Funding

The research leading to these results has received funding from the European Union’s Horizon 2020 research and innovation programme under the Marie Sklodowska-Curie grant agreement No 701621 (MULTISIMO).

Acknowledgments

The authors would like to thank Rachel Costello for her contribution in the experimentation related to conversational dominance.

Conflicts of Interest

The authors declare no conflict of interest. The funders had no role in the design of the study; in the collection, analyses, or interpretation of data; in the writing of the manuscript, or in the decision to publish the results.

Abbreviations

The following abbreviations are used in this manuscript:
EAQExperience Assessment Questionnaire
BFIBig Five Inventory
OCEANOpenness, Conscientiousness, Extraversion, Agreeableness, Neuroticism

Appendix A

This Appendix lists the set of the 17 items of the Experience Assessment Questionnaire (cf. Section 2.6) that the dialogue players filled in to assess their interaction with the facilitator. Each item consists of a pair of contrasting characteristics, and participants ticked a number on a seven-point scale to grade their impressions of the facilitators’ characteristics.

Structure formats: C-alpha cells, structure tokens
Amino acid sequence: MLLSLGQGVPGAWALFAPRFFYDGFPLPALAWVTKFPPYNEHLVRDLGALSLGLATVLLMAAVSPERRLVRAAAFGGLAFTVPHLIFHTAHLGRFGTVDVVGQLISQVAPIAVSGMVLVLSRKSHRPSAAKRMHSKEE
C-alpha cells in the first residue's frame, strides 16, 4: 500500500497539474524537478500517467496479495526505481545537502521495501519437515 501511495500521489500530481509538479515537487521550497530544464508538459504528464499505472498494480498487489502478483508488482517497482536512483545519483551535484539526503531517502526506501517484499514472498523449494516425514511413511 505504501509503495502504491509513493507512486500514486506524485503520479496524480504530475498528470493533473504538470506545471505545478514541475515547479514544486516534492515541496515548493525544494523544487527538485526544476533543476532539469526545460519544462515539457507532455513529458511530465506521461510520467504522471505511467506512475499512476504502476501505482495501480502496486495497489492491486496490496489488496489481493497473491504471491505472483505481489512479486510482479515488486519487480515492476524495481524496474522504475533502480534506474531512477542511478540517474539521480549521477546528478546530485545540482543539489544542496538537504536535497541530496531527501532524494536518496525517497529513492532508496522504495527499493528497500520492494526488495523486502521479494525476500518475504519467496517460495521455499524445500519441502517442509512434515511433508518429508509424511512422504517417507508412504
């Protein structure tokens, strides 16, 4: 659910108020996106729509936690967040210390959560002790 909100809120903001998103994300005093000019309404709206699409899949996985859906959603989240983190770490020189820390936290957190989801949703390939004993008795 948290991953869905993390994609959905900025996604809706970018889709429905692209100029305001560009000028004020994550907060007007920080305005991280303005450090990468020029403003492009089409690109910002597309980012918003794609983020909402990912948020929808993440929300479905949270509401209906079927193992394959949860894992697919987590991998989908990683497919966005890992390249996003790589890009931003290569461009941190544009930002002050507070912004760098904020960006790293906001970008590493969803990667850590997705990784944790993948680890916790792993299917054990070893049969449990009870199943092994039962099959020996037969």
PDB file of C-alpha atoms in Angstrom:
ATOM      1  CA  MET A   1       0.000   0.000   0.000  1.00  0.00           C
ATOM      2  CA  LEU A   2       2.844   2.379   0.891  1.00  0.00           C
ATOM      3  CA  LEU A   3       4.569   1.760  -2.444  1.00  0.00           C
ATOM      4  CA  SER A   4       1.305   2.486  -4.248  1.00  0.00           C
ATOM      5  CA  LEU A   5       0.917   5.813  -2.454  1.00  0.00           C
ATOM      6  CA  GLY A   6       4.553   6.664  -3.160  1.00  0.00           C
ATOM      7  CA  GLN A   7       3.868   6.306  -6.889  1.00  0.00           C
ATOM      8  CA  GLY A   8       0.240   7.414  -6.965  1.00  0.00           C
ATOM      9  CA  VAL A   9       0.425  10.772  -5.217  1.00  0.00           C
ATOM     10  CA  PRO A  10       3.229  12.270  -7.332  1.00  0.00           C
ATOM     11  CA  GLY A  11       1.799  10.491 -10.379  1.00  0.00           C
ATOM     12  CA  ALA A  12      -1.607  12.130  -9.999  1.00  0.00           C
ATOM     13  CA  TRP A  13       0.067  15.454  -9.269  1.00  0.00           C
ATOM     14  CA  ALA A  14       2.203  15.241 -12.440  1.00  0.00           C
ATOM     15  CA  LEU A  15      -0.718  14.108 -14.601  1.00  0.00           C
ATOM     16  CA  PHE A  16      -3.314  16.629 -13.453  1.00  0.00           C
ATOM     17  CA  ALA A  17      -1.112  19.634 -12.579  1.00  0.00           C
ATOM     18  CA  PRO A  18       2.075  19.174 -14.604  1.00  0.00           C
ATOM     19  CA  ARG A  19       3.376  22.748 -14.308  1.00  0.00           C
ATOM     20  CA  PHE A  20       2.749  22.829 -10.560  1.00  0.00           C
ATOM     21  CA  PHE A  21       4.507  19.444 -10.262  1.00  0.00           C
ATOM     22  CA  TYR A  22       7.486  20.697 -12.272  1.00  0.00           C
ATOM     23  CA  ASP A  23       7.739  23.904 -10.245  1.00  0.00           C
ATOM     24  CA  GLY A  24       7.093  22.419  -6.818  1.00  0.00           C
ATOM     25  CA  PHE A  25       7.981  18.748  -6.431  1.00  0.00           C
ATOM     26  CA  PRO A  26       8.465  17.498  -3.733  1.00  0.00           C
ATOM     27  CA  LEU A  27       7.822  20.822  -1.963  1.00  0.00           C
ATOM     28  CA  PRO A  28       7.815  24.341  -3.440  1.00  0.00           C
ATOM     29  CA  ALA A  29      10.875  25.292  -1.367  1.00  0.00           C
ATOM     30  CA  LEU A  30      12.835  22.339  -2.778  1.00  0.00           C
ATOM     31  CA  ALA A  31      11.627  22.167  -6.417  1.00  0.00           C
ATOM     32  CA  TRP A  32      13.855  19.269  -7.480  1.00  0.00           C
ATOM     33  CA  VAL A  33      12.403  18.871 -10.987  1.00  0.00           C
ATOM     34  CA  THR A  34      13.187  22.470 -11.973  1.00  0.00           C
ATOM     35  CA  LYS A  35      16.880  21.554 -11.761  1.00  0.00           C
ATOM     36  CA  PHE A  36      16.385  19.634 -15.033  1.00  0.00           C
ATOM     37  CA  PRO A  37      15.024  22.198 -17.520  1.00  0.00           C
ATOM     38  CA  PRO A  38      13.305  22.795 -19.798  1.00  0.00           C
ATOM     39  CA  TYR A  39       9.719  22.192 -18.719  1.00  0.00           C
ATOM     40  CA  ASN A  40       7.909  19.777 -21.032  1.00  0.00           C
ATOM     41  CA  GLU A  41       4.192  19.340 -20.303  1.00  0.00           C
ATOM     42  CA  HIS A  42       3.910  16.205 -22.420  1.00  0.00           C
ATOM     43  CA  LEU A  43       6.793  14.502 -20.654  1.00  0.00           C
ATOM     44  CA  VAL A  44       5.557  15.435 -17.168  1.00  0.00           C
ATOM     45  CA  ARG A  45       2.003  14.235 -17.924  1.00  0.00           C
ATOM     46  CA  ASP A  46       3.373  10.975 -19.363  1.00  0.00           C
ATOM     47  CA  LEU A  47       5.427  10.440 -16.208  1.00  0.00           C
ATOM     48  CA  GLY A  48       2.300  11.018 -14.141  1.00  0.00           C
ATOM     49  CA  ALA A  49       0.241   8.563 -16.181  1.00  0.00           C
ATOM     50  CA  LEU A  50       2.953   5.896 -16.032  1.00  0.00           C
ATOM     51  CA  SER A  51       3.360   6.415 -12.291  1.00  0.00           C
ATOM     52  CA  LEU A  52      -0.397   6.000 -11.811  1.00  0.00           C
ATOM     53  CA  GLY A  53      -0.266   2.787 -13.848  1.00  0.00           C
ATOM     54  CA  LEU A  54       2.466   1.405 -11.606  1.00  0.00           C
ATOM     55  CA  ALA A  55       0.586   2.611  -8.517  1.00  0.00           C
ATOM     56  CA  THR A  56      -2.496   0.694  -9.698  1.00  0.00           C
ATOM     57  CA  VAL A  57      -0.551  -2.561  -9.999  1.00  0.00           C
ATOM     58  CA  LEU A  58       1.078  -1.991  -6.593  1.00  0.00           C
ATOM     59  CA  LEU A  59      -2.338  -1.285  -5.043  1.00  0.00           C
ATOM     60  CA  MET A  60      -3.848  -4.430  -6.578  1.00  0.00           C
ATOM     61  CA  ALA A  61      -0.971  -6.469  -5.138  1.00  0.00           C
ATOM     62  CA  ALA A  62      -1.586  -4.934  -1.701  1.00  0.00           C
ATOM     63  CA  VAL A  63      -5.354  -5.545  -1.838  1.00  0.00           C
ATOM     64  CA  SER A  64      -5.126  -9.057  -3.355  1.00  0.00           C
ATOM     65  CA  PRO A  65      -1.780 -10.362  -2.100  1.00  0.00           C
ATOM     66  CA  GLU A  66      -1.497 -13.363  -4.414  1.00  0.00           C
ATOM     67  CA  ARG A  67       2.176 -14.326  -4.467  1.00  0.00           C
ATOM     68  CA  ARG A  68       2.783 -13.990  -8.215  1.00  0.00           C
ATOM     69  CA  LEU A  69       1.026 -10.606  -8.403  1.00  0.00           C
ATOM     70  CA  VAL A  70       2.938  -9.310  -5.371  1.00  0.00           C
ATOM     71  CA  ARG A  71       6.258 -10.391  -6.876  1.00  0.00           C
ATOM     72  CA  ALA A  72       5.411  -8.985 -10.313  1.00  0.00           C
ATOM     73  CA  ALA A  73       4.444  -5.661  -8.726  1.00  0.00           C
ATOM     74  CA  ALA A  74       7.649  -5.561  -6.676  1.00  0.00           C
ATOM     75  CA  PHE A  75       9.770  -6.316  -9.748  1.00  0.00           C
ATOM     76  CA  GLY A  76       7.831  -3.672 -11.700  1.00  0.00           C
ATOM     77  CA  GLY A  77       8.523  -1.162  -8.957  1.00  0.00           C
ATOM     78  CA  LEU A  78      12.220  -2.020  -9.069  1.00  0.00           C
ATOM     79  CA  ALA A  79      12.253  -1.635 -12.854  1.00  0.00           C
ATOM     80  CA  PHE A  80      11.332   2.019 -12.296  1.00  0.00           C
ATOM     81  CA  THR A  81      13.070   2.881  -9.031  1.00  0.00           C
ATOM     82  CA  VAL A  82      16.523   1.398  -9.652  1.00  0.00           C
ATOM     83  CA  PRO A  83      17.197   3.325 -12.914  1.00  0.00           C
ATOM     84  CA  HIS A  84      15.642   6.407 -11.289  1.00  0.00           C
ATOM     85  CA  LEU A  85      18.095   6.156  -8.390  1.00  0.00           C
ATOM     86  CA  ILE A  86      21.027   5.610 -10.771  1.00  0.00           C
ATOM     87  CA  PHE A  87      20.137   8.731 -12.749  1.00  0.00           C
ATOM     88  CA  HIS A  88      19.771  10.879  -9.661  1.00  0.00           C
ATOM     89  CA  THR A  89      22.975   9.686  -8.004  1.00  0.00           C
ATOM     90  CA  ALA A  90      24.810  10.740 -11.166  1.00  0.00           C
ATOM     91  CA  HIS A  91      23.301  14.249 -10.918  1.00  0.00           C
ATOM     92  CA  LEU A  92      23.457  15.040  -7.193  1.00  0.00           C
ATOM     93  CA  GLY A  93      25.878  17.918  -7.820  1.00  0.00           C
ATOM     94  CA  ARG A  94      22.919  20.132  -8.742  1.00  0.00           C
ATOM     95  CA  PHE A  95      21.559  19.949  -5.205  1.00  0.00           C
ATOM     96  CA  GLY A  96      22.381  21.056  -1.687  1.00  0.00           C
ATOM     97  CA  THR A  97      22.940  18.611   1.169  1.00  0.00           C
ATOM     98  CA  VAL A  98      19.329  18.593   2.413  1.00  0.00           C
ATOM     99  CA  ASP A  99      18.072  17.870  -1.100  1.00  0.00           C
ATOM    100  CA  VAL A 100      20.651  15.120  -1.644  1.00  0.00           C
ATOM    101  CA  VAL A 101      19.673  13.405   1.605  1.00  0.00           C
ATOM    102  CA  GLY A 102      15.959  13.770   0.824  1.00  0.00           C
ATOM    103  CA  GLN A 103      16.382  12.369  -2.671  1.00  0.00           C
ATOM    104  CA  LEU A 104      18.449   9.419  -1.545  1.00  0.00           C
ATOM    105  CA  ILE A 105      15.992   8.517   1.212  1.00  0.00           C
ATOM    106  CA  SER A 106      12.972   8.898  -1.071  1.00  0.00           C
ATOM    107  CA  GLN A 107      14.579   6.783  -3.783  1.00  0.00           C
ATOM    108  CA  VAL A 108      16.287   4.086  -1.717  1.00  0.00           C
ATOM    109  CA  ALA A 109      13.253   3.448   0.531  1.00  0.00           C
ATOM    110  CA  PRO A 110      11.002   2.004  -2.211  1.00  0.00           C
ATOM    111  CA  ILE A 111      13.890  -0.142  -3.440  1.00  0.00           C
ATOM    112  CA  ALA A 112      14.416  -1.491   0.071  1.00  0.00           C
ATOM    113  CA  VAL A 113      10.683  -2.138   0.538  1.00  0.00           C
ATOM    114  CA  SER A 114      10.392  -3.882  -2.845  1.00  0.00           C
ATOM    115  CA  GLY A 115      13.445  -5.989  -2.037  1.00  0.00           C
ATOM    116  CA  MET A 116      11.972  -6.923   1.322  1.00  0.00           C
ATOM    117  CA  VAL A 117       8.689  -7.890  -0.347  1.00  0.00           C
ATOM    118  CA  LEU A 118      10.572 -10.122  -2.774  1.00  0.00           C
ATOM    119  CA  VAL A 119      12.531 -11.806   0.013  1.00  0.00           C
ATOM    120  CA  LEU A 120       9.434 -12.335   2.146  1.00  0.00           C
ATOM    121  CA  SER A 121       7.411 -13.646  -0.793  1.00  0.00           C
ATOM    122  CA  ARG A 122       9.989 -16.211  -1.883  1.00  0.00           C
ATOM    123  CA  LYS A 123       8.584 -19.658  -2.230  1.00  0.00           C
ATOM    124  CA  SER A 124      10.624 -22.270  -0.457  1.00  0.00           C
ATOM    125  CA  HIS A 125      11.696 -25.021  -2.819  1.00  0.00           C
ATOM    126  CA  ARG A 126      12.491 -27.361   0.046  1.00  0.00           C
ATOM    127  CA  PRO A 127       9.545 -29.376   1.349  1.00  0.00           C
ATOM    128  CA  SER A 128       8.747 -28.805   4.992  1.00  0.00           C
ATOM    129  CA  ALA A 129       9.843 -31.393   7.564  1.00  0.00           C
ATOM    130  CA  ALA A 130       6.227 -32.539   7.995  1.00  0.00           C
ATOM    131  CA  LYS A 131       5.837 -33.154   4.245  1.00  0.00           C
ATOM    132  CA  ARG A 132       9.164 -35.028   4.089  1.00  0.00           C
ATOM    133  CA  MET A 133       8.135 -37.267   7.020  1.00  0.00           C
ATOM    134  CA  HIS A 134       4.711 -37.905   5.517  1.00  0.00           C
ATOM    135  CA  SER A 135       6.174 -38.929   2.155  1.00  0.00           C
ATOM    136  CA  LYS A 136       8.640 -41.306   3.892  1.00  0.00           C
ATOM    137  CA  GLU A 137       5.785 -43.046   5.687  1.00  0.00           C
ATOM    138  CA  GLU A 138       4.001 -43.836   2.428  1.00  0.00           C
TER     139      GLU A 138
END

Annoyingvs.Enjoyable
Not understandablevs.Understandable
Unfriendlyvs.Friendly
Obstructivevs.Supportive
Impolitevs.Polite
Unhelpfulvs.Helpful
Inefficientvs.Efficient
Confusingvs.Clear
Impatientvs.Patient
Not motivatingvs.Motivating
No feedbackvs.Feedback
Does not meet expectationsvs.Meets expectations
Not consistentvs.Consistent
Does not listenvs.Carefully listens
Does not check my understandingvs.Checks my understanding
Does not hold our attentionvs.Holds our attention
Does not know what to dovs.Knows what to do

References

  1. Gatica-Perez, D.; McCowan, L.; Bengio, S. Detecting group interest-level in meetings. In Proceedings of the IEEE International Conference on Acoustics, Speech, and Signal Processing, Philadelphia, PA, USA, 18–23 March 2005; Volume 1, pp. 489–492. [Google Scholar] [CrossRef]